Monday, April 11, 2016

On DVD: Zero Tolerance

I saw the action thriller Zero Tolerance more than a year ago as part of the very unique Thailand International Film Destination Festival.

It was a treat to see, because it was accompanied by a question-and-answer session with director Wych Kaosayananda, star Dustin Nguyen, plus actors Sahajak "Pu" Boonthanakit and Kane Kosugi.

The film, which went on to home-video releases in the U.K. and other territories, has finally come out on DVD in Thailand. In celebration of that, I want to link to an article I did for The Nation back in February 2015.

It was written out of devotion to Dustin, Thai action cinema, the Thailand Film Office's very strange festival, and as a mea culpa to Wych Kaos, who I had so heartlessly trashed in my early blogging days, back when he was trying to make it in Hollywood with the roundly assailed Ballistic: Ecks vs Sever, a film I think everyone would rather forget.

I reckon it was the outspoken Wych's participation in the documentary The Stunt that altered my view on his place in the biz.

Here's an excerpt from The Nation piece:

"What happened with Ballistic really pretty much broke me," Wych told the audience. "I didn't want to make films for a while. I turned to music videos and commercials. I worked on other people's films.

"Now I'm over all that. When I started my first professional job, I was 23. Now I'm in my 40s. So, perspective," he said. "I've done three movies that I consider my own – Fah, Ballistic and Zero Tolerance. And ironically, the world has only seen one my movies that is my version, and that's Fah.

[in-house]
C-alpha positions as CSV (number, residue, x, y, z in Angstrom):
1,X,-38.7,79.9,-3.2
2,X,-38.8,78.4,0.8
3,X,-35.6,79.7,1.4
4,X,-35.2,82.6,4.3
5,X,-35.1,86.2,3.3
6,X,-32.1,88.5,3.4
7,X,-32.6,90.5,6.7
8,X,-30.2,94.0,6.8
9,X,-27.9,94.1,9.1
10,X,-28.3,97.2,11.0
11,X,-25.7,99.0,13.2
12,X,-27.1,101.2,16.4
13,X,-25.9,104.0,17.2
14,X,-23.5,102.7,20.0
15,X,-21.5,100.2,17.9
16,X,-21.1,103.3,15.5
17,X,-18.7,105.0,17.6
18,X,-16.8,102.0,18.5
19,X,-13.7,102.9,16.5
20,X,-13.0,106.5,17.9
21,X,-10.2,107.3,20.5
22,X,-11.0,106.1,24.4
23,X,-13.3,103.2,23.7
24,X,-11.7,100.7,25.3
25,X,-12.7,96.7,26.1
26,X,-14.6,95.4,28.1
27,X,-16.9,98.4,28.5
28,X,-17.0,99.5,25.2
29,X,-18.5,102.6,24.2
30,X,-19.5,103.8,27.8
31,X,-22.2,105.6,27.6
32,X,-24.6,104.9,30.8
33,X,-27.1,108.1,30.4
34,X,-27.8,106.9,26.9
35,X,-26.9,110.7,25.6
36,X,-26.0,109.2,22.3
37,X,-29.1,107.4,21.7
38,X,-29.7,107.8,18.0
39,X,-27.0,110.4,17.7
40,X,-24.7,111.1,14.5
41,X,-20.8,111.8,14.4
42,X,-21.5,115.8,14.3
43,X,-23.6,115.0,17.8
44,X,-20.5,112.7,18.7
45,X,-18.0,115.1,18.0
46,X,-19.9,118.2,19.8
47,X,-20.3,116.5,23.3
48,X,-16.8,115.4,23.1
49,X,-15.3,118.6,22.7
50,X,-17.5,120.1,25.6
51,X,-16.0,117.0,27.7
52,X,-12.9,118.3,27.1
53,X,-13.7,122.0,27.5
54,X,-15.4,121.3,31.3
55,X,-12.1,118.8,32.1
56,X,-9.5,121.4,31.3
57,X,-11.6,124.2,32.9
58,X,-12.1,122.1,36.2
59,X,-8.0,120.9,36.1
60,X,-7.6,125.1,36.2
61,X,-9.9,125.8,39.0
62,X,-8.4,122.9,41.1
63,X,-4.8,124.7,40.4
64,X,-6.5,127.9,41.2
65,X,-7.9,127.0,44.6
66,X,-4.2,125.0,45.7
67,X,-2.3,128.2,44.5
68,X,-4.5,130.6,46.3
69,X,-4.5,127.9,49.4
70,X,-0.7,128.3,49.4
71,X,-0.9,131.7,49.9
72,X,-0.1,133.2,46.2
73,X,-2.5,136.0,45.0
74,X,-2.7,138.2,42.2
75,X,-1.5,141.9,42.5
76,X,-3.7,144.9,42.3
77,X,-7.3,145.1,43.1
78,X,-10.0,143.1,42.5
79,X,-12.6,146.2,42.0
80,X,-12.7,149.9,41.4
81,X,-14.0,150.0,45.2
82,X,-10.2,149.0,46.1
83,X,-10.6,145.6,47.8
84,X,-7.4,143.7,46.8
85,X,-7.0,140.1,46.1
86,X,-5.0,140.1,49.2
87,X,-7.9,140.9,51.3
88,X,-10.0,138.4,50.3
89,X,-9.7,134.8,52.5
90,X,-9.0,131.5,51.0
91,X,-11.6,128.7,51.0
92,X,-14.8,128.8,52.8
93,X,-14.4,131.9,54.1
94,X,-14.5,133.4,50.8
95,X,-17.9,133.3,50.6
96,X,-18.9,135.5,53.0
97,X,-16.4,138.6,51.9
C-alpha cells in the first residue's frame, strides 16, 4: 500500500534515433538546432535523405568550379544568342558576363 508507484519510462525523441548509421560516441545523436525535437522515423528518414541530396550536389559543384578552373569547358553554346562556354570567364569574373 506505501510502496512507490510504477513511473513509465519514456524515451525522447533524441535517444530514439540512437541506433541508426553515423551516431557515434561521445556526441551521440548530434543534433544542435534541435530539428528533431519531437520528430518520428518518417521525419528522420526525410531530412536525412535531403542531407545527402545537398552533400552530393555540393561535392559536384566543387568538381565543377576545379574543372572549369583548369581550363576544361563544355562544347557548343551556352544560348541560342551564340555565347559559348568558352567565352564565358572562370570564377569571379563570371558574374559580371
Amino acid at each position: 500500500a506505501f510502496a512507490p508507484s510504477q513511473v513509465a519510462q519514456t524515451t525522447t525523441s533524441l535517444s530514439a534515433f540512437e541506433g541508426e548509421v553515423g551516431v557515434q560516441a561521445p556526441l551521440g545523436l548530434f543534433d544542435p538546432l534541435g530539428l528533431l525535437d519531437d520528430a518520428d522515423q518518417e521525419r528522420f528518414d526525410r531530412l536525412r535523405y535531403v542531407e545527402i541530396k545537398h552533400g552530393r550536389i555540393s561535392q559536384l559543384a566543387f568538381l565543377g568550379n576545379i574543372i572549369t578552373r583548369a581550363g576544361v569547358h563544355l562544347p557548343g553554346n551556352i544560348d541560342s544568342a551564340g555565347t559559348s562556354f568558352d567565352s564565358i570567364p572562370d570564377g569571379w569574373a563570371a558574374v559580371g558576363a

"If I'd seen [Zero Tolerance] 10 years ago, it would have upset me. But sitting back there just now, I enjoyed it."

Viewers who have only seen Ballistic might also enjoy Zero Tolerance, with its relative coherence and zippiness being an eye-opener – a more-accurate representation of what the passionate and savvy Kaos is capable of accomplishing.

The rest of the piece is still available on The Nation website.

The DVD, meanwhile, has English and Thai soundtracks and subtitles and is available in Thai shops, including retailers like Boomerang and Cap records.

The story has Dustin in the lead as a former paramilitary operative who comes to Bangkok seeking answers about the death of his daughter Angel. He’s assisted by a former covert-ops colleague, Royal Thai Police officer Peter (Sahajak Boonthanakit). They tangle with various bad guys, including a drug-dealing Westerner (Scott Adkins) and (at least in the version I saw) the owner of a sleazy bar (Gary Daniels). Kane Kosugi also gets his kicks in.

As for the Thailand International Film Destination Festival, which is all about foreign-film productions made in Thailand, word around town is that it might happen again. However, details remain sketchy and probably won't be fully known until right before the festival is set to actually take place.

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